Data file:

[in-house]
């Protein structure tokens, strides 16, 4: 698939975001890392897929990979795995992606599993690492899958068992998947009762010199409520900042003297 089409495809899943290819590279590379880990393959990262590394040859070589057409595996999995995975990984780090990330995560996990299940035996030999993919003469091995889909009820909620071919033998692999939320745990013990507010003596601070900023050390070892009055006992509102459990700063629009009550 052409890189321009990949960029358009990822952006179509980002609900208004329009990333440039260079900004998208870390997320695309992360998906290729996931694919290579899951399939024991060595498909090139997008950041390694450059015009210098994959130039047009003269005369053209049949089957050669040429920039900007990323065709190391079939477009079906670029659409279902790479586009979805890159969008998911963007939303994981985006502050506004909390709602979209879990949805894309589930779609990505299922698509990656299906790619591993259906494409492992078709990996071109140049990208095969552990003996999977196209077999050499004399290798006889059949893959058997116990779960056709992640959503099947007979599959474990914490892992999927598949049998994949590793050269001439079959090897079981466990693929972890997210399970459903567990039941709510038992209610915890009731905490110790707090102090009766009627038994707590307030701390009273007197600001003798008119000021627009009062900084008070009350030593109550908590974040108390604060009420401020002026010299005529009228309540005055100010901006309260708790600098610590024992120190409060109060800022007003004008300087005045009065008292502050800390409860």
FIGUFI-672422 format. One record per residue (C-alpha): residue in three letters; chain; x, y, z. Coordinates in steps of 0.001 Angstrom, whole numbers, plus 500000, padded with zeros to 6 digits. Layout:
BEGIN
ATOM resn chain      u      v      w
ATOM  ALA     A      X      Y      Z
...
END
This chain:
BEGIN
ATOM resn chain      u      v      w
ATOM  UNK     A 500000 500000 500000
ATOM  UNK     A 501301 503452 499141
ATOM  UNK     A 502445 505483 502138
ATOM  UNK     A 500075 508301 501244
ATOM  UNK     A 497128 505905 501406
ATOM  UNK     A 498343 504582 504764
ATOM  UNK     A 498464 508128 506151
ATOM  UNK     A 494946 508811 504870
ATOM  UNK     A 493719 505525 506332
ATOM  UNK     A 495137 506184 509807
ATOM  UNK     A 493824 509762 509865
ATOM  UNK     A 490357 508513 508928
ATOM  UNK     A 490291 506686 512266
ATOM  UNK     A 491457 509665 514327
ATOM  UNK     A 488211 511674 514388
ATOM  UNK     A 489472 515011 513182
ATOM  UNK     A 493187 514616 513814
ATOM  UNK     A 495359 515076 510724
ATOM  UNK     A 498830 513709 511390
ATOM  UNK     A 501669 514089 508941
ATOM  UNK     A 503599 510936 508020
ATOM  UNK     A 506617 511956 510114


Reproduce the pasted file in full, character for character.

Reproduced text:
[in-house]
């Protein structure tokens, strides 16, 4: 698939975001890392897929990979795995992606599993690492899958068992998947009762010199409520900042003297 089409495809899943290819590279590379880990393959990262590394040859070589057409595996999995995975990984780090990330995560996990299940035996030999993919003469091995889909009820909620071919033998692999939320745990013990507010003596601070900023050390070892009055006992509102459990700063629009009550 052409890189321009990949960029358009990822952006179509980002609900208004329009990333440039260079900004998208870390997320695309992360998906290729996931694919290579899951399939024991060595498909090139997008950041390694450059015009210098994959130039047009003269005369053209049949089957050669040429920039900007990323065709190391079939477009079906670029659409279902790479586009979805890159969008998911963007939303994981985006502050506004909390709602979209879990949805894309589930779609990505299922698509990656299906790619591993259906494409492992078709990996071109140049990208095969552990003996999977196209077999050499004399290798006889059949893959058997116990779960056709992640959503099947007979599959474990914490892992999927598949049998994949590793050269001439079959090897079981466990693929972890997210399970459903567990039941709510038992209610915890009731905490110790707090102090009766009627038994707590307030701390009273007197600001003798008119000021627009009062900084008070009350030593109550908590974040108390604060009420401020002026010299005529009228309540005055100010901006309260708790600098610590024992120190409060109060800022007003004008300087005045009065008292502050800390409860």
FIGUFI-672422 format. One record per residue (C-alpha): residue in three letters; chain; x, y, z. Coordinates in steps of 0.001 Angstrom, whole numbers, plus 500000, padded with zeros to 6 digits. Layout:
BEGIN
ATOM resn chain      u      v      w
ATOM  ALA     A      X      Y      Z
...
END
This chain:
BEGIN
ATOM resn chain      u      v      w
ATOM  UNK     A 500000 500000 500000
ATOM  UNK     A 501301 503452 499141
ATOM  UNK     A 502445 505483 502138
ATOM  UNK     A 500075 508301 501244
ATOM  UNK     A 497128 505905 501406
ATOM  UNK     A 498343 504582 504764
ATOM  UNK     A 498464 508128 506151
ATOM  UNK     A 494946 508811 504870
ATOM  UNK     A 493719 505525 506332
ATOM  UNK     A 495137 506184 509807
ATOM  UNK     A 493824 509762 509865
ATOM  UNK     A 490357 508513 508928
ATOM  UNK     A 490291 506686 512266
ATOM  UNK     A 491457 509665 514327
ATOM  UNK     A 488211 511674 514388
ATOM  UNK     A 489472 515011 513182
ATOM  UNK     A 493187 514616 513814
ATOM  UNK     A 495359 515076 510724
ATOM  UNK     A 498830 513709 511390
ATOM  UNK     A 501669 514089 508941
ATOM  UNK     A 503599 510936 508020
ATOM  UNK     A 506617 511956 510114